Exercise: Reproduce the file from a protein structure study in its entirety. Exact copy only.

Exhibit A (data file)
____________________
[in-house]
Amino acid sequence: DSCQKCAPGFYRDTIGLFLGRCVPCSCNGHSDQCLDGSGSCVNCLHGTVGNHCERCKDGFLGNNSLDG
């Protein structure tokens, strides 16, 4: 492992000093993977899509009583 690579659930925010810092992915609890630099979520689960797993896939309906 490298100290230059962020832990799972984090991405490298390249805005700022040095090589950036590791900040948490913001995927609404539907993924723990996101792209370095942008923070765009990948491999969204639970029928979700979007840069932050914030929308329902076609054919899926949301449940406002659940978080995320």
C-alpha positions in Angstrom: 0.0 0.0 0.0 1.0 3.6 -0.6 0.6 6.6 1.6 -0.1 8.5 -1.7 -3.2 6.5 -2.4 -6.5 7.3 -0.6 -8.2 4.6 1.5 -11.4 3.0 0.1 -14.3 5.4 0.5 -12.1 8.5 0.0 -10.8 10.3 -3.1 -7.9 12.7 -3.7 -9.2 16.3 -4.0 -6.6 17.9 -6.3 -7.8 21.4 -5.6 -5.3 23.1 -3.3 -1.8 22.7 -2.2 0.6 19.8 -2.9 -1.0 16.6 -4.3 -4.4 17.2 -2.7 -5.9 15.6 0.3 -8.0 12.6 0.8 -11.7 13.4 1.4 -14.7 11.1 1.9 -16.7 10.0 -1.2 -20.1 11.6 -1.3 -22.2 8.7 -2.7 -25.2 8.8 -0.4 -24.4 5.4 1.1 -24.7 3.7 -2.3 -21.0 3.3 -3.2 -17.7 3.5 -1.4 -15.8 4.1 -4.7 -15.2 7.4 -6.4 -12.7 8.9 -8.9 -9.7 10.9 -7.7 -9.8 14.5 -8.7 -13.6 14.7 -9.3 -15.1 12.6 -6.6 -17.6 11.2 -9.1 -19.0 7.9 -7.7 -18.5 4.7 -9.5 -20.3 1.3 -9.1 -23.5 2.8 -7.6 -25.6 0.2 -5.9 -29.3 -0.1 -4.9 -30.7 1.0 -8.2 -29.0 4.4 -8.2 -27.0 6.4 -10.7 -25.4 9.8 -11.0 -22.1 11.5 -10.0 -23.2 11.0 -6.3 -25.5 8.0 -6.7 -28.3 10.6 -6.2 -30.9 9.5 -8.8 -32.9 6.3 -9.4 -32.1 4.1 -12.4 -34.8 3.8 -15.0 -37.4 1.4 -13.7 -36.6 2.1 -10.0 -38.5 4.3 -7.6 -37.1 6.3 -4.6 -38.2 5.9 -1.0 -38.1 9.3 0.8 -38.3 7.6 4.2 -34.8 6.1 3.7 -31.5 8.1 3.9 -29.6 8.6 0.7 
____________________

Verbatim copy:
[in-house]
Amino acid sequence: DSCQKCAPGFYRDTIGLFLGRCVPCSCNGHSDQCLDGSGSCVNCLHGTVGNHCERCKDGFLGNNSLDG
């Protein structure tokens, strides 16, 4: 492992000093993977899509009583 690579659930925010810092992915609890630099979520689960797993896939309906 490298100290230059962020832990799972984090991405490298390249805005700022040095090589950036590791900040948490913001995927609404539907993924723990996101792209370095942008923070765009990948491999969204639970029928979700979007840069932050914030929308329902076609054919899926949301449940406002659940978080995320």
C-alpha positions in Angstrom: 0.0 0.0 0.0 1.0 3.6 -0.6 0.6 6.6 1.6 -0.1 8.5 -1.7 -3.2 6.5 -2.4 -6.5 7.3 -0.6 -8.2 4.6 1.5 -11.4 3.0 0.1 -14.3 5.4 0.5 -12.1 8.5 0.0 -10.8 10.3 -3.1 -7.9 12.7 -3.7 -9.2 16.3 -4.0 -6.6 17.9 -6.3 -7.8 21.4 -5.6 -5.3 23.1 -3.3 -1.8 22.7 -2.2 0.6 19.8 -2.9 -1.0 16.6 -4.3 -4.4 17.2 -2.7 -5.9 15.6 0.3 -8.0 12.6 0.8 -11.7 13.4 1.4 -14.7 11.1 1.9 -16.7 10.0 -1.2 -20.1 11.6 -1.3 -22.2 8.7 -2.7 -25.2 8.8 -0.4 -24.4 5.4 1.1 -24.7 3.7 -2.3 -21.0 3.3 -3.2 -17.7 3.5 -1.4 -15.8 4.1 -4.7 -15.2 7.4 -6.4 -12.7 8.9 -8.9 -9.7 10.9 -7.7 -9.8 14.5 -8.7 -13.6 14.7 -9.3 -15.1 12.6 -6.6 -17.6 11.2 -9.1 -19.0 7.9 -7.7 -18.5 4.7 -9.5 -20.3 1.3 -9.1 -23.5 2.8 -7.6 -25.6 0.2 -5.9 -29.3 -0.1 -4.9 -30.7 1.0 -8.2 -29.0 4.4 -8.2 -27.0 6.4 -10.7 -25.4 9.8 -11.0 -22.1 11.5 -10.0 -23.2 11.0 -6.3 -25.5 8.0 -6.7 -28.3 10.6 -6.2 -30.9 9.5 -8.8 -32.9 6.3 -9.4 -32.1 4.1 -12.4 -34.8 3.8 -15.0 -37.4 1.4 -13.7 -36.6 2.1 -10.0 -38.5 4.3 -7.6 -37.1 6.3 -4.6 -38.2 5.9 -1.0 -38.1 9.3 0.8 -38.3 7.6 4.2 -34.8 6.1 3.7 -31.5 8.1 3.9 -29.6 8.6 0.7 